Caught a great article at the BBC news site about gaming and other mass media, where they quoted Activision CEO Mike Griffith as saying "Video games are poised to eclipse all other forms of entertainment in the decade ahead." Thank you to our friend Fredrik Wengelin for finding the article.
So what do we think of that statement? Games to eclipse all media? Well, as we examine the evolution of mass media channels here at the Communities Dominate blog and have discussed digital disruption at length (and gaming has been an ongoing fascination to us at the blog and our books - in Communities Dominate Brands we discuss the virtual reality worlds of online gaming in one chapter, in my next book Digital Korea we discuss multiplayer gaming in a chapter; in my current hardcover book Mobile as 7th of the Mass Media, I have a chapter just for mobile gaming; and in my latest volume, my eBook Pearls Vol 1: Mobile Advertising, I have several case studies of advergaming). So what do we think of this statement by Mr Griffith. Gaming to eclipse all entertainment in a decade?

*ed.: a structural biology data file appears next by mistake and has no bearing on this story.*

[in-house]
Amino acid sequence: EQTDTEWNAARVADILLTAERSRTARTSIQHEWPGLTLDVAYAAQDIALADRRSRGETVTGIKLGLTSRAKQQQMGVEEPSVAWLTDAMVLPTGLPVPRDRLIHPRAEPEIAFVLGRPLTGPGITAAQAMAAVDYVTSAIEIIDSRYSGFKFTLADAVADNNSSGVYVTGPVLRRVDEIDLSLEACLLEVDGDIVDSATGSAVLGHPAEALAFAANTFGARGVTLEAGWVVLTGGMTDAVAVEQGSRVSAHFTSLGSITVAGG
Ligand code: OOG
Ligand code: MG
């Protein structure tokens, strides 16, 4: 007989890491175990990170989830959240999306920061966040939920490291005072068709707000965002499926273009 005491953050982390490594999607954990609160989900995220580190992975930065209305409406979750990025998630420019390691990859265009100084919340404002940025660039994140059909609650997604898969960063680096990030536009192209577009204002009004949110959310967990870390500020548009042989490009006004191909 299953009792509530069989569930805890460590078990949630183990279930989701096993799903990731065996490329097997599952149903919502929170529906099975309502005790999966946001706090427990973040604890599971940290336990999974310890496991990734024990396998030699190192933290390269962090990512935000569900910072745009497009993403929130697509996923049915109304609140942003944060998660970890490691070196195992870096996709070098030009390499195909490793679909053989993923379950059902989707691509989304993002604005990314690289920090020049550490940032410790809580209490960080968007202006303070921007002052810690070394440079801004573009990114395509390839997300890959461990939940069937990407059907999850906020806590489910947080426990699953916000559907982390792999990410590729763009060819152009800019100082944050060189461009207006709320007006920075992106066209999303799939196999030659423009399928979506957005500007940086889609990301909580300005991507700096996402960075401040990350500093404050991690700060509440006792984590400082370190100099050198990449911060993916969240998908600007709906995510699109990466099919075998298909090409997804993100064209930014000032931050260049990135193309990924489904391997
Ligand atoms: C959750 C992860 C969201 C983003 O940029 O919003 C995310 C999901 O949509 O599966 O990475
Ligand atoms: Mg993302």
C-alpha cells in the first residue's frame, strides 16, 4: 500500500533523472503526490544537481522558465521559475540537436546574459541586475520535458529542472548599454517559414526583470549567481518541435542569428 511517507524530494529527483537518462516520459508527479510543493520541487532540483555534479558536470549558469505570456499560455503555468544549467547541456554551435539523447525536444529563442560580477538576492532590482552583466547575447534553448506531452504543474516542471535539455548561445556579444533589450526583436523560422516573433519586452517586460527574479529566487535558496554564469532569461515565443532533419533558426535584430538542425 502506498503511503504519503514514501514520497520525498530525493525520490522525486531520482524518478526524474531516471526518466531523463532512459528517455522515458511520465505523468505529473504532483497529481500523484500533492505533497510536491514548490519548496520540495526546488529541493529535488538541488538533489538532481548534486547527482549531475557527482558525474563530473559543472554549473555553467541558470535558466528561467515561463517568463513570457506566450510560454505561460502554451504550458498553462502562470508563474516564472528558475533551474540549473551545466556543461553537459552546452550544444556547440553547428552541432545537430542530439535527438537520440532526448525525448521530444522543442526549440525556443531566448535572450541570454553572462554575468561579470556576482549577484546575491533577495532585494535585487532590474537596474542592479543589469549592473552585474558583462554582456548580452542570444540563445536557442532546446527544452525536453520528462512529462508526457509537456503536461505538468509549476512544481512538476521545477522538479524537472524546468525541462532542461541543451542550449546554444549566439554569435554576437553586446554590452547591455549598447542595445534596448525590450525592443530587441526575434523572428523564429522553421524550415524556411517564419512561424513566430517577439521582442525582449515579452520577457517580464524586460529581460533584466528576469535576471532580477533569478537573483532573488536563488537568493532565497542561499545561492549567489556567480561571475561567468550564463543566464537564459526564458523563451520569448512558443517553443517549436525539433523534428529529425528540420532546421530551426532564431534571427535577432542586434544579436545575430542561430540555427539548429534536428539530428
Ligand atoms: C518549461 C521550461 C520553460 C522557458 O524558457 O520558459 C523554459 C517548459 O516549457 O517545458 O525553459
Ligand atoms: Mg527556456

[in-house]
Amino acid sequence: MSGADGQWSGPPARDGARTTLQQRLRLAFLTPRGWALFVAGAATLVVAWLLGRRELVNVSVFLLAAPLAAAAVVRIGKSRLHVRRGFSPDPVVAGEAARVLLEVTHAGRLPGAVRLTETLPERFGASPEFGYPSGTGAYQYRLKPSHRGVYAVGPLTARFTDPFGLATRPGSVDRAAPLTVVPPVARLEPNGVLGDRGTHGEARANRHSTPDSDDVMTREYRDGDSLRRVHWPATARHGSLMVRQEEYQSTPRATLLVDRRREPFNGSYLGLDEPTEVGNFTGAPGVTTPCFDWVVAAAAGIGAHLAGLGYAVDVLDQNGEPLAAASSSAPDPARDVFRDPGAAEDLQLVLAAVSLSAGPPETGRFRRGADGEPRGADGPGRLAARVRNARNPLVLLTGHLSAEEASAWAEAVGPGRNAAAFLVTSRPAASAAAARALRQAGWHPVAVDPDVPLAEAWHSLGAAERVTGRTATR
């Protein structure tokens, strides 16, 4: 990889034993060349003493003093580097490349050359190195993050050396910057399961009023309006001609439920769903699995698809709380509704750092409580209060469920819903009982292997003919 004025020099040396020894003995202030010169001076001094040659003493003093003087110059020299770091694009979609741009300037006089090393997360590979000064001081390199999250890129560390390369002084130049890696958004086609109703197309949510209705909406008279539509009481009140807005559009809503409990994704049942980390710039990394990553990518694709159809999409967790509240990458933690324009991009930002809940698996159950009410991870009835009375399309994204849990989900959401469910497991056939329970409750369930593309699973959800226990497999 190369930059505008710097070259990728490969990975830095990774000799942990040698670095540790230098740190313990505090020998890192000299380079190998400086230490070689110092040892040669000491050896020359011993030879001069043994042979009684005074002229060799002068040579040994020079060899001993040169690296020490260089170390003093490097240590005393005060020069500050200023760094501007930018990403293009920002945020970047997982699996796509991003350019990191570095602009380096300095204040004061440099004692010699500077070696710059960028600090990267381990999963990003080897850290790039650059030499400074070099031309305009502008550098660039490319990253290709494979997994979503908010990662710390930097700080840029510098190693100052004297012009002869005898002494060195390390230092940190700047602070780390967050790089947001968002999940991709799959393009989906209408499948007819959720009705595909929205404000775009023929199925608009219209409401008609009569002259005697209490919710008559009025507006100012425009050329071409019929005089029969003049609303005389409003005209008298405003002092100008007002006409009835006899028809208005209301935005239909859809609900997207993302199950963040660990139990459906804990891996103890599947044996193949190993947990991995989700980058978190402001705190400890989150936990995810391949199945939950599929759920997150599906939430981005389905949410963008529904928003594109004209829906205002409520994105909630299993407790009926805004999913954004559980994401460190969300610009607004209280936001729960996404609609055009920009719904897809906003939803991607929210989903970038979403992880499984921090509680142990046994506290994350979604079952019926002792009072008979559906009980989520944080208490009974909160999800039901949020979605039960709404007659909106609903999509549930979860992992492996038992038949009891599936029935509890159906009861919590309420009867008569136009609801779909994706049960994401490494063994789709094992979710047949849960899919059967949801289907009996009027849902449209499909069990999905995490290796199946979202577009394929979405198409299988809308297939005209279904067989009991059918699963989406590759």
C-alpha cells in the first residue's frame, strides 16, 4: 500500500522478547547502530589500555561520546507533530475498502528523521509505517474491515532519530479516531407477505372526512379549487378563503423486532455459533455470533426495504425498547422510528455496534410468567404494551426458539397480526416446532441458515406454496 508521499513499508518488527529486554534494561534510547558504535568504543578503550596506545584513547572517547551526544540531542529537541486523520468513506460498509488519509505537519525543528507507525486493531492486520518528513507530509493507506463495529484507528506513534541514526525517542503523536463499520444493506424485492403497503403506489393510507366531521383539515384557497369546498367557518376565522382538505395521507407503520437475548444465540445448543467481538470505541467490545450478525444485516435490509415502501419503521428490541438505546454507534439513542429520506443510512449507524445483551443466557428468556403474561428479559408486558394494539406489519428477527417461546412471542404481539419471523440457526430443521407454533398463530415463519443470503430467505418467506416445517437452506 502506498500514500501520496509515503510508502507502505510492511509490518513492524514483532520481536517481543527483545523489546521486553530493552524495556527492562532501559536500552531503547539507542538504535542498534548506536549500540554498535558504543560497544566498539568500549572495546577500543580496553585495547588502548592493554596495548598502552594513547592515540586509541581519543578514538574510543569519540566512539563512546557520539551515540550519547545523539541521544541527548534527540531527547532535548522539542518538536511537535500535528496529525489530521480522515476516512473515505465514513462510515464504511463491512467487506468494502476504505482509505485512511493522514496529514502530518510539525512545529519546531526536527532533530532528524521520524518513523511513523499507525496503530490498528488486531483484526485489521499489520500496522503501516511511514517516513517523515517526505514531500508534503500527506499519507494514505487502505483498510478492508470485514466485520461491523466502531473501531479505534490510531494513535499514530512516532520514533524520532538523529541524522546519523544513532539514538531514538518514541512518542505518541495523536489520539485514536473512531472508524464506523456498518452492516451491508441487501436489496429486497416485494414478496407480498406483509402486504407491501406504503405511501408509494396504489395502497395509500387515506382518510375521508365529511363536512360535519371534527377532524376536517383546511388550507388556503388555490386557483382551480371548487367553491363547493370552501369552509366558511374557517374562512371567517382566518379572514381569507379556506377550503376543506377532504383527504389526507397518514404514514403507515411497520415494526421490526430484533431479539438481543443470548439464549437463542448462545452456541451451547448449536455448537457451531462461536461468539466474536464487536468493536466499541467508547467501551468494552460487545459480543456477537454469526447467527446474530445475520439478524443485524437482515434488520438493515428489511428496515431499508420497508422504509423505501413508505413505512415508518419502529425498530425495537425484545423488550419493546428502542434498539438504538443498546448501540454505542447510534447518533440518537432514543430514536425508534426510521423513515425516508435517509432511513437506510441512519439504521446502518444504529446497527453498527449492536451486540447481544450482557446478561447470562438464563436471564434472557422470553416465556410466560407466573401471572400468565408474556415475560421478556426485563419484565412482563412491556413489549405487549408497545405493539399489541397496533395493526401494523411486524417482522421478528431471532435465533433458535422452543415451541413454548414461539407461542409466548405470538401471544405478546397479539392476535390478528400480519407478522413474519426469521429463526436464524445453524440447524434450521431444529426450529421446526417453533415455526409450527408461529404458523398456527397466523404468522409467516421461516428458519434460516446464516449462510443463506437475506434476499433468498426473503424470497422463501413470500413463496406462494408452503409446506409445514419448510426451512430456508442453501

The BBC article hs great examples, from Guitar Hero which according to Nielsen SoundScan data has caused increases in featured music downloads ranging from 15% (good increase in digital sales) to 843% (incredible). The BBC article mentions that other media channel growth has been flat in recent years while gaming has grown 40% and we mentioned with Alan in our book that gaming was already bigger than Hollywood movie box office at the early part of this decade, and gaming is also bogger than the global music industry for example. So we are looking at a vibrant and growing media entertainment choice.
There is even a James Bond example - we gotta mention that here, Alan and I being both fans of 007. Mr Griffith says that the Quantum of Solace movie gets two hours of involvement by a consumer, but the related videogame gets 50 hours of game-play, far more intense and lasting experience with the Bond experience.